Guest Blog on Schizophrenia: Questions & Answers (Part 1)
Awhile back, we asked you all to share any questions you had about schizophrenia. We were fortunate to get the help of Michelle Friedman-Yakoobian, Ph.D., to answer your questions! Michelle is the clinical team leader for the Center for Early Detection, Assessment & Response to Risk (CEDAR). CEDAR assists young adults who are experiencing new or worsening symptoms that may be warning signs for psychosis by providing comprehensive consultations and ongoing clinical care.
Below are her responses to the first four questions that were submitted. In the coming weeks, we will be posting more Q&A sessions with her that answer the other questions shared. So stay tuned for continuous dialogue about this topic!
1. How do young adults living with schizophrenia achieve recovery? Will I ever be able to be independent?
Having a positive, trusting relationship with your doctor is a great step toward achieving recovery. You want to make sure your doctor knows about your background, goals, interests and strengths. He or she should also understand what treatment outcomes are most important to you. All of these things should play an important role in your treatment. It can take time to develop a trusting relationship with your doctor. Some things that can help include:
- Attending meetings. Do your best to attend all of your scheduled meetings, even on days you don’t feel like going to appointments. You can’t develop a good working relationship with someone unless you see him or her regularly so he or she can have time to get to know you.
- Speaking up. Be sure to speak up about any questions or concerns you have when you are meeting with your doctor. A good doctor will be much happier to have a chance to talk with you about your concerns about a medication rather than find out that you stopped taking it on your own without talking about it first. Your doctor will be able to help you most effectively if you are open and honest about your feelings…even if you think your doctor may not like what you're saying. It may help you to write a list of questions before you go to a meeting so that you don't forget to ask something that is important to you.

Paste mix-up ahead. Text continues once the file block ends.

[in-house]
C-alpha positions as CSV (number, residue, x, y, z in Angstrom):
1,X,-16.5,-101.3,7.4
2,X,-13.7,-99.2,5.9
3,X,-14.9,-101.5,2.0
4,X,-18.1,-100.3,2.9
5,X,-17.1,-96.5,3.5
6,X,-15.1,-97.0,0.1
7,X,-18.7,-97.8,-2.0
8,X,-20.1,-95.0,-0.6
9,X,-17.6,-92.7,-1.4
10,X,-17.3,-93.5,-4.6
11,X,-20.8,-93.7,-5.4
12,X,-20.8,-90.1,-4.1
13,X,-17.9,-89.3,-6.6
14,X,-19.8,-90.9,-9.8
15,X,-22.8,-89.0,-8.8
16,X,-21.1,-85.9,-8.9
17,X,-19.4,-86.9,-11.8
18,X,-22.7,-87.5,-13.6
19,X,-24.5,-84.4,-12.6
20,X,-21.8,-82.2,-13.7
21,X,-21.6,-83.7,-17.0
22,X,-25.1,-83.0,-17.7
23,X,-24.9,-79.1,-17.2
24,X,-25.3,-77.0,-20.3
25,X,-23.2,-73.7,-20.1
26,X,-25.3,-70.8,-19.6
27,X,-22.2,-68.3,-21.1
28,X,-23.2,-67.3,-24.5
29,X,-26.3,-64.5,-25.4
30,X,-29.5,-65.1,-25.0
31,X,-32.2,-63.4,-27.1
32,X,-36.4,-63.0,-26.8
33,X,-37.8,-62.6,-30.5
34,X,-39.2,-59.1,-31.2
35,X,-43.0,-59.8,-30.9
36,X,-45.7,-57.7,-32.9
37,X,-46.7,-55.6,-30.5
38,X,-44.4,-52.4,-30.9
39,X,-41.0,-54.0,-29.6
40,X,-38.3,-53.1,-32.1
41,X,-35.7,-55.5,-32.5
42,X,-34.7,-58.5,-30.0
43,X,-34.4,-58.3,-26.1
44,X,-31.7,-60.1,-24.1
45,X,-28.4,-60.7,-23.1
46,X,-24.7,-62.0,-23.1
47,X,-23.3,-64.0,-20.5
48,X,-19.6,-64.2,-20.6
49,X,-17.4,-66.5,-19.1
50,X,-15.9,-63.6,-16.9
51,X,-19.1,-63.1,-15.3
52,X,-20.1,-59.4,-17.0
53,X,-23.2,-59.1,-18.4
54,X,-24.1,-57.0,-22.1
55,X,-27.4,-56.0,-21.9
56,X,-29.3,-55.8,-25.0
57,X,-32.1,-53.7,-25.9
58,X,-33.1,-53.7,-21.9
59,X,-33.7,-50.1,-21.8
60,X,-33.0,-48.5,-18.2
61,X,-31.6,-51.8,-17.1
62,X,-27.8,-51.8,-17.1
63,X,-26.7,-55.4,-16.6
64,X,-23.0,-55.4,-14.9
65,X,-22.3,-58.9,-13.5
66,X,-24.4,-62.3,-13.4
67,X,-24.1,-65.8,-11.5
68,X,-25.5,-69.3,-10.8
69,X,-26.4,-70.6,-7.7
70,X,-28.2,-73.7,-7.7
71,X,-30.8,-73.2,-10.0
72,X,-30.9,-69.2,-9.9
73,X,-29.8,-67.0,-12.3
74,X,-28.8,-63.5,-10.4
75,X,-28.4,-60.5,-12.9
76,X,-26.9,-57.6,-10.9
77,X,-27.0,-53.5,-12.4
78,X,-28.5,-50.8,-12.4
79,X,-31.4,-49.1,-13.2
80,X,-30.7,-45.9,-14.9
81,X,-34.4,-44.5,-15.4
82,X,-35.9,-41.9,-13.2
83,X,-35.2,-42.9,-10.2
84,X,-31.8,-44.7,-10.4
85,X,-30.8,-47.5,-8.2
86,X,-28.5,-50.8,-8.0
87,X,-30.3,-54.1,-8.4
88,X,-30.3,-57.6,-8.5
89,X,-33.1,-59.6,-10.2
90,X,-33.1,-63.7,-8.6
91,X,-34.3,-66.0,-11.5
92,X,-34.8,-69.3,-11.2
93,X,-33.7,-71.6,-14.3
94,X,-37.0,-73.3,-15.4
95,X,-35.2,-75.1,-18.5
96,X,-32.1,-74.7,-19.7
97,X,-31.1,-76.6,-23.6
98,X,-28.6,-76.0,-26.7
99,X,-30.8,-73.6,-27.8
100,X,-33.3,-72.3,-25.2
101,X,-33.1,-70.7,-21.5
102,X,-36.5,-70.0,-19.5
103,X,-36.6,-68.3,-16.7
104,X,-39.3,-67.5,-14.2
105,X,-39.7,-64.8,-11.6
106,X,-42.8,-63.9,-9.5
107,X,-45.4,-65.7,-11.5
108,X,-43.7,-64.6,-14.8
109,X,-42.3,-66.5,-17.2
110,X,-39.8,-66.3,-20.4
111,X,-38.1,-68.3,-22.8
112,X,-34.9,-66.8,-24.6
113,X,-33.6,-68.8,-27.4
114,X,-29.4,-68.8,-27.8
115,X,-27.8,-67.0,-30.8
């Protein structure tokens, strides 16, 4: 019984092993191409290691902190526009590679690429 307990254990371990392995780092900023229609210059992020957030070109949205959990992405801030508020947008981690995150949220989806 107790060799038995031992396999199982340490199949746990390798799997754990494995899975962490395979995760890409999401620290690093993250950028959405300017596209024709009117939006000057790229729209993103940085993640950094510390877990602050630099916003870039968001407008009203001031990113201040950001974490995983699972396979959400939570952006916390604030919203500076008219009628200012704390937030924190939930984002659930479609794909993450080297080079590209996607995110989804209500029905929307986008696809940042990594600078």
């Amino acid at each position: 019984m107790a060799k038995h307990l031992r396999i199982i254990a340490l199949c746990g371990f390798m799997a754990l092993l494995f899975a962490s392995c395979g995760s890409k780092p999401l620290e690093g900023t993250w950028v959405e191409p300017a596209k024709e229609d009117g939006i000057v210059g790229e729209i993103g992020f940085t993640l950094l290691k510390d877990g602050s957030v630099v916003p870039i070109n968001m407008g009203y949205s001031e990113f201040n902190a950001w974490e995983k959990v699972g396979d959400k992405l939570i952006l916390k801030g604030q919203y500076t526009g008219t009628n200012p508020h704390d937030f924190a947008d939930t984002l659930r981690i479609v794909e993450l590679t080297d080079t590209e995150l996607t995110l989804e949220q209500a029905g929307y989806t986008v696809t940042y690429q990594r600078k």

- Going slow. Recovery is a marathon, not a sprint. You are better off taking small, manageable steps toward recovery than trying to take on too much at once before you are ready..
- Be willing to ask others for help. Many young people mistakenly believe that being “independent” means that you do everything by yourself. The most successful people (including CEO’s of companies, the president, Oprah Winfrey, etc.) know that it is important to have a support network of individuals who you can rely on to help you. Being independent means doing for yourself what you can, but also relying on your support network (including family, friends and health care providers) to help with tasks that you need help with. With this in mind, you can definitely be independent!
To make you and your doctor are on the same page about your treatment, check out the Getting the Most out of Your Health Care Provider tip sheet in the Educate Yourself resource group on StrengthofUs.org. This tip sheet can help you develop an open, collaborative partnership with your doctor and resolve any concerns you may have about your treatment.
Also, check out the Finding Your Strength tip sheet in the Taking Charge resource group on StrengthofUs.org for some strategies young adults have shared that helped them achieve and maintain recovery.
2. What services and supports are available for young adults living with schizophrenia? Are there any support groups available? What does the research say is effective?
Finding services can be tricky. Here are some tips for finding out about resources:
- The following website has information about centers for treating early psychosis: Schizophrenia.com. If there isn’t a center near you, you may want to try calling the one that is the closest to you. You can ask them if they can make recommendations for services in your area.
- Contact your National Alliance on Mental Illness (NAMI) state organization and local affiliate to ask for recommendations. You can do this by visiting www.nami.org/local.
- Ask your current doctors for recommendations.
Some types of treatment that have the strongest research evidence include: medication, family psychoeducation, individual therapy (cognitive behavioral therapy, supportive therapy, interpersonal therapy, illness management and recovery and supported work and/or education). Usually, a combination of all of these treatments is most effective. To learn more about these treatments, visit the Educate Yourself resource group on StrengthofUs.org.